In 25 years working as a journalist, Mr. Le Trung Viet has observed some decent changes happened to the PC world. Photo: TechTimes

When we dived deeper into the tech world, Le talked more about his impression of unique devices that he has used beforehand. There was a device he mentioned that I could not even catch the name of it (a Russian brand). 

Then he shared about the memory of those good old days when the floppy disk computers were trending. Working in lab and then moving to a journalism department was a big decision, but after all, life often gives people such a choice. 

He never imagined that he could become a journalist and as he has said, he was never trained to be a journalist. It was the computer passion that walked this man into the PC World. When he recalled those days, he said “it was passion.” 

“Honestly, what keeps me with the journalism is lots of passion,” he said. “And passion is developing, even now I am retired, I am still following the tech world from the outside, following closely.”

Those emotional words from his mouth makes me remember the day when I was in the U.S., living far from family and studying journalism with a hope of convincing my family to trust in me.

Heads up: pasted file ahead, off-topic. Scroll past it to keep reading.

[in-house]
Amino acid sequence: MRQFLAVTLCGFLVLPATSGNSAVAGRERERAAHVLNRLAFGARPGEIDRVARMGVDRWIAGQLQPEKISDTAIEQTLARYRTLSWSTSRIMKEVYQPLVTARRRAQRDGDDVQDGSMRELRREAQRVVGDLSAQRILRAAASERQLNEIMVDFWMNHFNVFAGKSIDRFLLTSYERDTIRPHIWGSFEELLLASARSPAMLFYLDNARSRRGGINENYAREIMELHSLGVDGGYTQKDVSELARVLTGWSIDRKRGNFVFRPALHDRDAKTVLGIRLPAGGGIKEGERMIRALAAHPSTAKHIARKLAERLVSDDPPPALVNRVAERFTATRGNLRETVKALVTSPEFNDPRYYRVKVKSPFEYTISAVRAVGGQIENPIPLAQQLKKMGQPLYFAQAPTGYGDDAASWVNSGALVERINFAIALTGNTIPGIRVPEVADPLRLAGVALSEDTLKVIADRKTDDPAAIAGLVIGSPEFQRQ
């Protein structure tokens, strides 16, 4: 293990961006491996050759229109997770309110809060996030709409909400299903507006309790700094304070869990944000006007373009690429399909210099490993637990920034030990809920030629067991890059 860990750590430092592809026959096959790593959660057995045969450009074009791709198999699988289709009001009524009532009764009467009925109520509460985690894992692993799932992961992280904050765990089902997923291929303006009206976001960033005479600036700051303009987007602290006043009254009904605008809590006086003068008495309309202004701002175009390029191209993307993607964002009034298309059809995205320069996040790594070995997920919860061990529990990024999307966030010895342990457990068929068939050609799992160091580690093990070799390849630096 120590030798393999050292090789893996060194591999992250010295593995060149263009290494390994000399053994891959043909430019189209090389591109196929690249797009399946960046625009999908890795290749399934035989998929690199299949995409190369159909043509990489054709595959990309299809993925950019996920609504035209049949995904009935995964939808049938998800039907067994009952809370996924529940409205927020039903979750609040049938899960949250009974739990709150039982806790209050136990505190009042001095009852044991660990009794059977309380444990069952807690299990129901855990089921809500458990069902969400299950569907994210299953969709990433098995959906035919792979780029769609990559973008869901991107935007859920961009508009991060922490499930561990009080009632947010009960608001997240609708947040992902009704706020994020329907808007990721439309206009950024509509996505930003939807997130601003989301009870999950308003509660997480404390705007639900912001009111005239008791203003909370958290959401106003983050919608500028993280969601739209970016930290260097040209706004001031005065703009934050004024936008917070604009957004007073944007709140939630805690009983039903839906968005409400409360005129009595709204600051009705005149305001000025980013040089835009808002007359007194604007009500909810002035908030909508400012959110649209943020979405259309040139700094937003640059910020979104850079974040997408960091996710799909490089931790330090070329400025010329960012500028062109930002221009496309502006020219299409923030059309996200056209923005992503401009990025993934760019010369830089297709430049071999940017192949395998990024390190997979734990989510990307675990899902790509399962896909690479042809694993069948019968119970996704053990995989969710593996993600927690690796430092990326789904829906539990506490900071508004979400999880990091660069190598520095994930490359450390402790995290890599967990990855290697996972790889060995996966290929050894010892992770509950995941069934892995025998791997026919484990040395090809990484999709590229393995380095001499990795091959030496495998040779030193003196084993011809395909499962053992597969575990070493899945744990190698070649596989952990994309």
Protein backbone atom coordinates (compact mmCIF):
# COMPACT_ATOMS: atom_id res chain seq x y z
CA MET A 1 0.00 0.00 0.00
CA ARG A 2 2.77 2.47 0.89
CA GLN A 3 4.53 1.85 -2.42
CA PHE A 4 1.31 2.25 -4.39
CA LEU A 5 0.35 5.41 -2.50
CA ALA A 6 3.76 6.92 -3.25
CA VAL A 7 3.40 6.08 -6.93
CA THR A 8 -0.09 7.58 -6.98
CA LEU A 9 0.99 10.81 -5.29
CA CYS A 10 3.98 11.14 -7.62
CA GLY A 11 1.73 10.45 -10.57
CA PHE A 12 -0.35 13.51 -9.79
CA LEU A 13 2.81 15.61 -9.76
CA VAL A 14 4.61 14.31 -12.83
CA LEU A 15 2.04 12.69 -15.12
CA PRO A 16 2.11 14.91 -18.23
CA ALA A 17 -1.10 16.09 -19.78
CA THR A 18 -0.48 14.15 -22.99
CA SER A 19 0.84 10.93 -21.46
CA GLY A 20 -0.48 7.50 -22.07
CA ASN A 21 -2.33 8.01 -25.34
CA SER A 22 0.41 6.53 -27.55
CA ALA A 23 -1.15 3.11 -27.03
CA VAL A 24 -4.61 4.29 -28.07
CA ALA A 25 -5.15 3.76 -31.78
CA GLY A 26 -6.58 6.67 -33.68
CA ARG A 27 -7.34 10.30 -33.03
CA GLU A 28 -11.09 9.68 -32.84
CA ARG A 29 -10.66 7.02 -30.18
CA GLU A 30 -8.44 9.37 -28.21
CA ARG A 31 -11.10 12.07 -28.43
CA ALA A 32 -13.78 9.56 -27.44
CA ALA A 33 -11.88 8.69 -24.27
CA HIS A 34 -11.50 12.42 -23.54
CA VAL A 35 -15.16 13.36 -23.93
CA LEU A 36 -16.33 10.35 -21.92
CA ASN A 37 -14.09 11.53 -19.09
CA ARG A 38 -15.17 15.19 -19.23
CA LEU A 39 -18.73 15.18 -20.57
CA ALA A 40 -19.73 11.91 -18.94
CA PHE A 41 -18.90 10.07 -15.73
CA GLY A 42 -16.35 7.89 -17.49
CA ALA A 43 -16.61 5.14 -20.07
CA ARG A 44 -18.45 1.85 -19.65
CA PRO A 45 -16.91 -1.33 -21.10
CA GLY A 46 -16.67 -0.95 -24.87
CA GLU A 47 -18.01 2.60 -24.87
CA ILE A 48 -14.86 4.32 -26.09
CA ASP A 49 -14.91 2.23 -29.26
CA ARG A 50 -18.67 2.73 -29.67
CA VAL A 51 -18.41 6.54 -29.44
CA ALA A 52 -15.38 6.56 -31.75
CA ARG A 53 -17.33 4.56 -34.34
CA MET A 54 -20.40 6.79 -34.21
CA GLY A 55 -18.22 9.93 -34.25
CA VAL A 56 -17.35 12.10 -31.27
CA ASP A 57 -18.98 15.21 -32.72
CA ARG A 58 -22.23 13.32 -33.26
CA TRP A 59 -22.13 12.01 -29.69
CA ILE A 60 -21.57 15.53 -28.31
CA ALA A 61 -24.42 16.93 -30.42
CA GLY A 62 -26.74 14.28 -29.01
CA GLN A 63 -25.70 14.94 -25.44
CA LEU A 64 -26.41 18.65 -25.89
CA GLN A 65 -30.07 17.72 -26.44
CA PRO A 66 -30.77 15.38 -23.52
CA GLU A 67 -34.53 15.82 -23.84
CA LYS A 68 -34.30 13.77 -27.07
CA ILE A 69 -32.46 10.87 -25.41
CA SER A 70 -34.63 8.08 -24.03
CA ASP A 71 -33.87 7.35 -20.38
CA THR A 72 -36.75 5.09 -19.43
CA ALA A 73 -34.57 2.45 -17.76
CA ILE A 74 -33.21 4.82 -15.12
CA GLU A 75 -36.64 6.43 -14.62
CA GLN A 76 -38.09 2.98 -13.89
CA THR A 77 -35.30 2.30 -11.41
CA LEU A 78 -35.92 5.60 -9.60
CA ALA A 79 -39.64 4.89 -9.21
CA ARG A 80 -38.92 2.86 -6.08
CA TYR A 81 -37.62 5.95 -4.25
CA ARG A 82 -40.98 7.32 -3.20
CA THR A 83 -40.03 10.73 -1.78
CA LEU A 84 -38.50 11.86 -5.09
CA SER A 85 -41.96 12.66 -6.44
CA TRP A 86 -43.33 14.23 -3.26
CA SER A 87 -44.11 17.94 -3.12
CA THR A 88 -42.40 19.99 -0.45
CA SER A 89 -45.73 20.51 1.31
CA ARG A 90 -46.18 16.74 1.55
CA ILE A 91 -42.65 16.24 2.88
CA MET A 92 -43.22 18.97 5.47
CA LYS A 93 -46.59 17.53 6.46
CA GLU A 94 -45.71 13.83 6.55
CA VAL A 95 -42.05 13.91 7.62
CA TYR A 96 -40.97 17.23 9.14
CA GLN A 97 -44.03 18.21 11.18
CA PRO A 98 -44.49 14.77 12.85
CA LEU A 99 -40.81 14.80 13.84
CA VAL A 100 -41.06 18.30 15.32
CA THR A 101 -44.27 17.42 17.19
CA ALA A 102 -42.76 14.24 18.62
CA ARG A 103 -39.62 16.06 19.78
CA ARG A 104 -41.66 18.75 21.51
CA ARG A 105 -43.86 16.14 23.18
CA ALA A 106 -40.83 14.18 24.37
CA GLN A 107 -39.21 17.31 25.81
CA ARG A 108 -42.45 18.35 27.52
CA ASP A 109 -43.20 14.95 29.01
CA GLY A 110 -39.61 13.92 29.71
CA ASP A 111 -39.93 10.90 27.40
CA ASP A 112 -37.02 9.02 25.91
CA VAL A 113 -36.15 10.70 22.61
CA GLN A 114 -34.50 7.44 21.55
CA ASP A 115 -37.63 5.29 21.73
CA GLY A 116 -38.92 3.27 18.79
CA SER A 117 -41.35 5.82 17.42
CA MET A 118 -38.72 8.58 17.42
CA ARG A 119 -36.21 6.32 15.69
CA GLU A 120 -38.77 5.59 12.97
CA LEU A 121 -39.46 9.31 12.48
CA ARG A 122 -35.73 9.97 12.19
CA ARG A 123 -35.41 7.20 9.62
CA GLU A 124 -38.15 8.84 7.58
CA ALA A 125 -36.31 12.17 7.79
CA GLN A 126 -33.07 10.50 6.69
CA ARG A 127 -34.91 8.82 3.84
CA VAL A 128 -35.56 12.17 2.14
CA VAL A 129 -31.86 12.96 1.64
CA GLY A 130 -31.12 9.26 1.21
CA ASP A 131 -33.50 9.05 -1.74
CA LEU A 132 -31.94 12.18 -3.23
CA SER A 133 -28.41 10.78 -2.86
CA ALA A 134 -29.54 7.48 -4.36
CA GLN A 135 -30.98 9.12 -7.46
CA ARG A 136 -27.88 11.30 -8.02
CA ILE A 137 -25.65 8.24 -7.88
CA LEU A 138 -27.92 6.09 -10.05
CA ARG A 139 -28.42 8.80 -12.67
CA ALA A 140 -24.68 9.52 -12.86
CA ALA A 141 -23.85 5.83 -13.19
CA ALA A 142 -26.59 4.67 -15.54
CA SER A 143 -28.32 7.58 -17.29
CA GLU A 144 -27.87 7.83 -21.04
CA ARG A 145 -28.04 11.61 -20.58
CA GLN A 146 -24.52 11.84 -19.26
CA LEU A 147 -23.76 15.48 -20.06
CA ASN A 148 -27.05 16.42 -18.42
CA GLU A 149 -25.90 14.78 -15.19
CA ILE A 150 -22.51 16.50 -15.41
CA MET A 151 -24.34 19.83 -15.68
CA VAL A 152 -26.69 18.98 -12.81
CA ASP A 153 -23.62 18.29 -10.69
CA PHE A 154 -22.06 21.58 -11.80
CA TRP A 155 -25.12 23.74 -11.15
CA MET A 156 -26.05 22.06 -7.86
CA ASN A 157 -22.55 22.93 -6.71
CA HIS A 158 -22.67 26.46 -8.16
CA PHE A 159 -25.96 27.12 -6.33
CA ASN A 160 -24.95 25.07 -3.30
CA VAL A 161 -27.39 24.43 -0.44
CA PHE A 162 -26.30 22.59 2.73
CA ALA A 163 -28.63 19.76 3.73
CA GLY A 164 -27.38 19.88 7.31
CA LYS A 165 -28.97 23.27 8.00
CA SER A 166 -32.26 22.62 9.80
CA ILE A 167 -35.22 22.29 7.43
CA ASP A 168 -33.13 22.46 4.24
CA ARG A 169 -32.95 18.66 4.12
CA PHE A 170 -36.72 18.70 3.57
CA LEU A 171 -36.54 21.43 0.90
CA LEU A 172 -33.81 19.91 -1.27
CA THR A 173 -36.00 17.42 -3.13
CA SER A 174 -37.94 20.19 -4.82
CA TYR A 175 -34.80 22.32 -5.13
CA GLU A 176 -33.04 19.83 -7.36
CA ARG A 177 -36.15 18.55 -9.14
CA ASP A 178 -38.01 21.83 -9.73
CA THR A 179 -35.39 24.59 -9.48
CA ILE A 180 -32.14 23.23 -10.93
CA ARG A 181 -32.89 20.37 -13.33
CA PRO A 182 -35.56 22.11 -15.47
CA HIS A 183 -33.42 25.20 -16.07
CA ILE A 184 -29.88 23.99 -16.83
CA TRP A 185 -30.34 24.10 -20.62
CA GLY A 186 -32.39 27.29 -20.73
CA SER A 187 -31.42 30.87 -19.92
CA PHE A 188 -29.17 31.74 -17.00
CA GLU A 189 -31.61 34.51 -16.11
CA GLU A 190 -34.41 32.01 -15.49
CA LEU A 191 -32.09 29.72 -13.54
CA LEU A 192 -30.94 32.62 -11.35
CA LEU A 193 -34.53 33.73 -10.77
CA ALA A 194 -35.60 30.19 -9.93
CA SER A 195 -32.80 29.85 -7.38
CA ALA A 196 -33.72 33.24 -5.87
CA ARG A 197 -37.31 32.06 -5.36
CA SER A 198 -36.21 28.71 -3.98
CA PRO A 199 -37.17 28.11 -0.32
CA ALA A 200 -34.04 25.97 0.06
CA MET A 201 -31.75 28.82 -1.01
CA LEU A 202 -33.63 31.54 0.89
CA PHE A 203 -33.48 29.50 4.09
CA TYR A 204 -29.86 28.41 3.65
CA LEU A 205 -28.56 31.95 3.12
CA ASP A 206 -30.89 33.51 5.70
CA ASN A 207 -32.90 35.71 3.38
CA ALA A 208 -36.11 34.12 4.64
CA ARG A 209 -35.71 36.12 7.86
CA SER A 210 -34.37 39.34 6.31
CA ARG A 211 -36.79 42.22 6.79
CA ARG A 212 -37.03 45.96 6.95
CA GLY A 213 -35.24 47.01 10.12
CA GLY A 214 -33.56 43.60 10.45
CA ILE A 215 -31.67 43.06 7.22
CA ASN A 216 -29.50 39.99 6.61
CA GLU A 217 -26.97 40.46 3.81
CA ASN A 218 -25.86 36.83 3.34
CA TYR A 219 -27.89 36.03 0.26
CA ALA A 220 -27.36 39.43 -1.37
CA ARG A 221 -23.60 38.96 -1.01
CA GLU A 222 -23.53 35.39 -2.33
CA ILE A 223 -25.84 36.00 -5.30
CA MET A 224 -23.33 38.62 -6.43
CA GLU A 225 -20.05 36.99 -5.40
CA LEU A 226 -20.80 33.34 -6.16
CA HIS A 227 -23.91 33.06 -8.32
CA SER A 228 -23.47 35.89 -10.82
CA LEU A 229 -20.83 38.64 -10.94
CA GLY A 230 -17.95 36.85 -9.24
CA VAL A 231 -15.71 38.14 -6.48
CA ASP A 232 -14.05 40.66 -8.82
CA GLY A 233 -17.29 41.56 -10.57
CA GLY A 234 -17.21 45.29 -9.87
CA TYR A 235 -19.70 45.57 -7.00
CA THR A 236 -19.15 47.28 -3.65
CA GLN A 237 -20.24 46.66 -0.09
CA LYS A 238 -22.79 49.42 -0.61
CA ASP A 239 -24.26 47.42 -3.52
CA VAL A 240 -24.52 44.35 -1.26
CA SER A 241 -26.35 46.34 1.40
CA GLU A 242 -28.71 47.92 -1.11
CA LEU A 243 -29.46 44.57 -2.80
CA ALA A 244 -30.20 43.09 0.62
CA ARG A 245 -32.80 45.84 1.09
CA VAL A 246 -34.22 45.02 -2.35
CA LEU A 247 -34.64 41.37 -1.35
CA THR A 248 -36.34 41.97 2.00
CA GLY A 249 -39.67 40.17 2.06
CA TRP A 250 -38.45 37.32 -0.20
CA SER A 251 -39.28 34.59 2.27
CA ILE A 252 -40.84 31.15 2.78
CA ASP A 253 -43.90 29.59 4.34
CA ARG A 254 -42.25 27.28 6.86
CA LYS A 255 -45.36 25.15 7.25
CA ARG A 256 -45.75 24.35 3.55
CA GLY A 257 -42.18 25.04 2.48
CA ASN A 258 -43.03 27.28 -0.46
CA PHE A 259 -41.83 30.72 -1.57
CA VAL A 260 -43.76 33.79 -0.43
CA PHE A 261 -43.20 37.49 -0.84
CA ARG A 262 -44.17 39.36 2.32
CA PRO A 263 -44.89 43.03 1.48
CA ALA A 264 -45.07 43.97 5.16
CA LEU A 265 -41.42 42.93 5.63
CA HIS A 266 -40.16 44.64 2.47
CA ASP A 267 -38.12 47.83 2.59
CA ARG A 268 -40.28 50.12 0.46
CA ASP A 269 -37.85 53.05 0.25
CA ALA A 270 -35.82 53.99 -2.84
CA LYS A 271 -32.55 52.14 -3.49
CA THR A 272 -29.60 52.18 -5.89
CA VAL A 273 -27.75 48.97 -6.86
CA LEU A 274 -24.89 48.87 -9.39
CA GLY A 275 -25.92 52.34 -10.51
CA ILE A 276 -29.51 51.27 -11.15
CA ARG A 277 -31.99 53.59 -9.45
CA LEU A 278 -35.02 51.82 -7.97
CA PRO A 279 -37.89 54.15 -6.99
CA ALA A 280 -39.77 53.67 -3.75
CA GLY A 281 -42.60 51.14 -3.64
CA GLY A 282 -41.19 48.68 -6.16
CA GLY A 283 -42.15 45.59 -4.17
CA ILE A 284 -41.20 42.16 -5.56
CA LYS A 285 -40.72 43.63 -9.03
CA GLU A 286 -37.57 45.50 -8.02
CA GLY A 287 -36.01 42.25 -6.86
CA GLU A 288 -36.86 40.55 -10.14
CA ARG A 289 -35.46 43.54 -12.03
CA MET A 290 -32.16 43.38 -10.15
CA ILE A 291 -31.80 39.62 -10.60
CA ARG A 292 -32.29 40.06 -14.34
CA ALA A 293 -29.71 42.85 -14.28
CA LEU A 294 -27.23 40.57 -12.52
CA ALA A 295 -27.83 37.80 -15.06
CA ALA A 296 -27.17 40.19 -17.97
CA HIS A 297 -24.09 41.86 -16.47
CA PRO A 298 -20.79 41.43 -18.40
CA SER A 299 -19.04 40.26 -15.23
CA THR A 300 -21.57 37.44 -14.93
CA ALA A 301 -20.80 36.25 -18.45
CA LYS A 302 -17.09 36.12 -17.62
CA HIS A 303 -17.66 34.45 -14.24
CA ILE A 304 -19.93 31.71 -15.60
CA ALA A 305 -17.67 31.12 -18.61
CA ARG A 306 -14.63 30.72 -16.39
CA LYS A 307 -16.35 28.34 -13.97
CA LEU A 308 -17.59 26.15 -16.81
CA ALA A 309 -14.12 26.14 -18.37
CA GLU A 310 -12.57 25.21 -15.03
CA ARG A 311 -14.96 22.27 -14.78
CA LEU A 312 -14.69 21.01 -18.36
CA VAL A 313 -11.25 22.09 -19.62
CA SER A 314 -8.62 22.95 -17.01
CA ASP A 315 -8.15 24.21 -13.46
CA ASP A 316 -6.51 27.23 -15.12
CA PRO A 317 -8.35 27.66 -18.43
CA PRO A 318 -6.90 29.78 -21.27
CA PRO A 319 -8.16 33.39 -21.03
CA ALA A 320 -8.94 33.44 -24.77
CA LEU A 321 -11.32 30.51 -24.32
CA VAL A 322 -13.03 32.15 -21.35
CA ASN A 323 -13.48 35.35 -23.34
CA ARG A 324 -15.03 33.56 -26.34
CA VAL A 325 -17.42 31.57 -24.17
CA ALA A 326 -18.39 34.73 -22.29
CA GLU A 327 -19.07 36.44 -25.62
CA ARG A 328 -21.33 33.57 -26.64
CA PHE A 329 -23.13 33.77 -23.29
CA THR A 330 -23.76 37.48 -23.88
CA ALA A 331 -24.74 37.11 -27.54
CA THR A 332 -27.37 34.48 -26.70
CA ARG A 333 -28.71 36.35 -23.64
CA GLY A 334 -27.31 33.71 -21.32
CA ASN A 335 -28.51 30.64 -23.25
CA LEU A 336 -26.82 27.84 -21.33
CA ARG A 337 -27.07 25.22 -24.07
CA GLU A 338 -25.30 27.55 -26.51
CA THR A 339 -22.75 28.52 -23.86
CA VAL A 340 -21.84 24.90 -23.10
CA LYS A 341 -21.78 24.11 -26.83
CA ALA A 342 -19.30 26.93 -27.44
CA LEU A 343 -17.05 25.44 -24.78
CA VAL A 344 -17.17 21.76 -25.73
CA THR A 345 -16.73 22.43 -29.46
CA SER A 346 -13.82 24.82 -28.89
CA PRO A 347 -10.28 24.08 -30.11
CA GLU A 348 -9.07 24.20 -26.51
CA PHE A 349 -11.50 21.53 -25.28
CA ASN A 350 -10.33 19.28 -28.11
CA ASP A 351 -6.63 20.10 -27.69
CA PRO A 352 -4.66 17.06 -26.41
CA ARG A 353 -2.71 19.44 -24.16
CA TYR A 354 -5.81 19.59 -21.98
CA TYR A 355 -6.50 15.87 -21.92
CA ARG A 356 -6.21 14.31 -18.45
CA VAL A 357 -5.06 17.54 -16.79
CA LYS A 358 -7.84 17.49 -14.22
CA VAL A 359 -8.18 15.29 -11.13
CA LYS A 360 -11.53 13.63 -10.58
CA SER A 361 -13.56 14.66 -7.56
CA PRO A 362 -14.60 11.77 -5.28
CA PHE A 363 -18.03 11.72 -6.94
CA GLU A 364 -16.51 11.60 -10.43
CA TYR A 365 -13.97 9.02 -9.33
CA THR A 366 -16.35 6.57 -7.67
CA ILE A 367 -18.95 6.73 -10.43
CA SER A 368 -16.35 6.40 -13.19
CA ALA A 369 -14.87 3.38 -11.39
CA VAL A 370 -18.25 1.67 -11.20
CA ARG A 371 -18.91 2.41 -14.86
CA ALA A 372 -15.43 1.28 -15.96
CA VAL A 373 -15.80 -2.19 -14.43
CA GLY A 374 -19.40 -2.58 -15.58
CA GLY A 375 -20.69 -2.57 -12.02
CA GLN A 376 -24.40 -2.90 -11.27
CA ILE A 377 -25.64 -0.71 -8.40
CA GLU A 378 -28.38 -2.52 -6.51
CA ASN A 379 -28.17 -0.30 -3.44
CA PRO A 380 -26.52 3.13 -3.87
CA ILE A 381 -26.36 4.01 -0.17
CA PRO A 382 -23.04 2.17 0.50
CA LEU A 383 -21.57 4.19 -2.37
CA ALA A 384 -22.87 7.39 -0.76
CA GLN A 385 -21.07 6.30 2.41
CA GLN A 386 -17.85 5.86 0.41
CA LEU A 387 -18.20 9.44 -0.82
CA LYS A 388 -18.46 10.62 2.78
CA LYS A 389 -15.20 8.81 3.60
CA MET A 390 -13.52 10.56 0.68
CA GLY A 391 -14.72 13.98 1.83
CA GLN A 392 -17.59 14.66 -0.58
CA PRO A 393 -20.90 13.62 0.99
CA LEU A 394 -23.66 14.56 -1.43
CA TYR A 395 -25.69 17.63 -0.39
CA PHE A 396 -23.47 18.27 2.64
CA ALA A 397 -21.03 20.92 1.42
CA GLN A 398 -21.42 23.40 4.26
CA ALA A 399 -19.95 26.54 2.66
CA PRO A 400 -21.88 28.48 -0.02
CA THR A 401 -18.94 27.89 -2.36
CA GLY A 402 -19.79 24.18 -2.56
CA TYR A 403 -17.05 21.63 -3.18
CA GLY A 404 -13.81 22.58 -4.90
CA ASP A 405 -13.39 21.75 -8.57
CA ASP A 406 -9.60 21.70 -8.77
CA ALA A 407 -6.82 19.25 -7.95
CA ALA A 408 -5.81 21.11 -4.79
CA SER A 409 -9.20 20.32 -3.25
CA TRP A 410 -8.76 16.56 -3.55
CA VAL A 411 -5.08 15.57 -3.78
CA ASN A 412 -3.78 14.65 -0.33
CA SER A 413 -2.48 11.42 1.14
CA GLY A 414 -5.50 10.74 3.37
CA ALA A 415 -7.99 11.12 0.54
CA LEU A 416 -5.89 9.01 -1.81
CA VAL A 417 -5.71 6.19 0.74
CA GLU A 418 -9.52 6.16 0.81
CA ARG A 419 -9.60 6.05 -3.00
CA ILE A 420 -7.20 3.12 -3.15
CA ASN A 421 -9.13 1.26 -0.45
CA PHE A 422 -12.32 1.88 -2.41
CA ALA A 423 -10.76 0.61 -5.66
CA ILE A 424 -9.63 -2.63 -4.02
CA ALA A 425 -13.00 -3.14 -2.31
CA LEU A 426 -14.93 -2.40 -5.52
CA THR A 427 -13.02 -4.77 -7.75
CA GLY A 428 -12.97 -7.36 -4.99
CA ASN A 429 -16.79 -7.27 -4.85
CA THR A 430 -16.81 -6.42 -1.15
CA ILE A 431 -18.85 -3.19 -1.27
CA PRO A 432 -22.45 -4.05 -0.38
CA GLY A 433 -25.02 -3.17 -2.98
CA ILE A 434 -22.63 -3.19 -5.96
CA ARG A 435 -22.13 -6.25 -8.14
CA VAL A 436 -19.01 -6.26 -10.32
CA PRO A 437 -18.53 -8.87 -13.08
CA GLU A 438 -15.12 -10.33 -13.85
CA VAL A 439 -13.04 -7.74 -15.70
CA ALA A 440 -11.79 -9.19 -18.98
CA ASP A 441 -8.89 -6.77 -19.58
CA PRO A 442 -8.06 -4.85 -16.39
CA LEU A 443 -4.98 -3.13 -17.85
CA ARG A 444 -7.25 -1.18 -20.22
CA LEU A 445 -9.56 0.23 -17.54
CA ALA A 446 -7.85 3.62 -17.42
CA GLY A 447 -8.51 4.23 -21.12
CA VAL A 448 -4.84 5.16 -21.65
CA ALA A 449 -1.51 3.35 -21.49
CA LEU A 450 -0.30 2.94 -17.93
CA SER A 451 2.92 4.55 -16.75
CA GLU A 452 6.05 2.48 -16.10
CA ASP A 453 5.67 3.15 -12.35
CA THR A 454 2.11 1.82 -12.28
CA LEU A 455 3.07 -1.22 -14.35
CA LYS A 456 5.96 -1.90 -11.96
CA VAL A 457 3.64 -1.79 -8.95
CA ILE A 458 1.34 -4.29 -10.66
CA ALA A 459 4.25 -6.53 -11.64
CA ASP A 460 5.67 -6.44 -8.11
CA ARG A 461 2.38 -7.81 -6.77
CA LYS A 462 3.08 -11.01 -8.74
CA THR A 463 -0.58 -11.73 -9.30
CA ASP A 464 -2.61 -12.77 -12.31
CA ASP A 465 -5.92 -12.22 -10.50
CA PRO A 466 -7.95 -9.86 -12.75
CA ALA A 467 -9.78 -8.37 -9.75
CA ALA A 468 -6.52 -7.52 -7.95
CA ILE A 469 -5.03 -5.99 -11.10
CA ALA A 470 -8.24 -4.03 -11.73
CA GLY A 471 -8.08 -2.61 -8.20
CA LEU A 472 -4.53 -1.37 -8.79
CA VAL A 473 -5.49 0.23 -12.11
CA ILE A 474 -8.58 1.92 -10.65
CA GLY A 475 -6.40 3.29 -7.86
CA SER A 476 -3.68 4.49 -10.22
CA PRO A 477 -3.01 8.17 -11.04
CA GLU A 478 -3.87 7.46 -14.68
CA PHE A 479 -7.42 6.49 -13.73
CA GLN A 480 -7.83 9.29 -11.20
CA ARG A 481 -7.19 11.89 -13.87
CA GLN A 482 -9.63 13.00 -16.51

I was alike to Mr. Le, trained as an economist and lawyer before shifting straight to journalism. And when I heard that common words from the mouth of him, I found the strong bond between two of us. We then talked and shared with pleasing tone. The conversation was set for only 30 minutes expanded to 1 hour and could even be longer. 

I and Mr. Le Trung Viet. Photo: TechTimes

What is so impressive about him is that in a hour, he could literally speak about tech without any filters or even dead seconds. But the thing he said much about was about computer.

He loves computer and loves to learn about the tech world. And that desire revolutionized a person like him. But after all, he ended his career 4 years ago, shut down one of the most impactful magazine of the tech world, PC World. 

He confessed what probably made him want to quit is the lack of passion. 

“Perhaps, I am older and the passion is not the same like when I was at a young age,” Le said. “I don’t mean that I am out of passion, but the desire to work and to contribute for journalism changed.” 

That desire changed, but the passionate heart of him told himself that this guy has some value to contribute for the award. We were wrapping up our conversation with a question related to TechTimes Editors’ Choice. “Did you believed that your experience will be a key selling point for you when you participate in TechTimes award?” I asked. 

“For sure!” he claimed. 

That man then said thank you tot the whole team, shaking hands each of us, putting on our shoulders a touch of belief and whispered “the future of journalism belongs to you all, youngsters.” 

I was nearly in tears immediately after that sentence of him. A veteran like him said that such a struggling guy like me will be the future of journalism. Such an honor!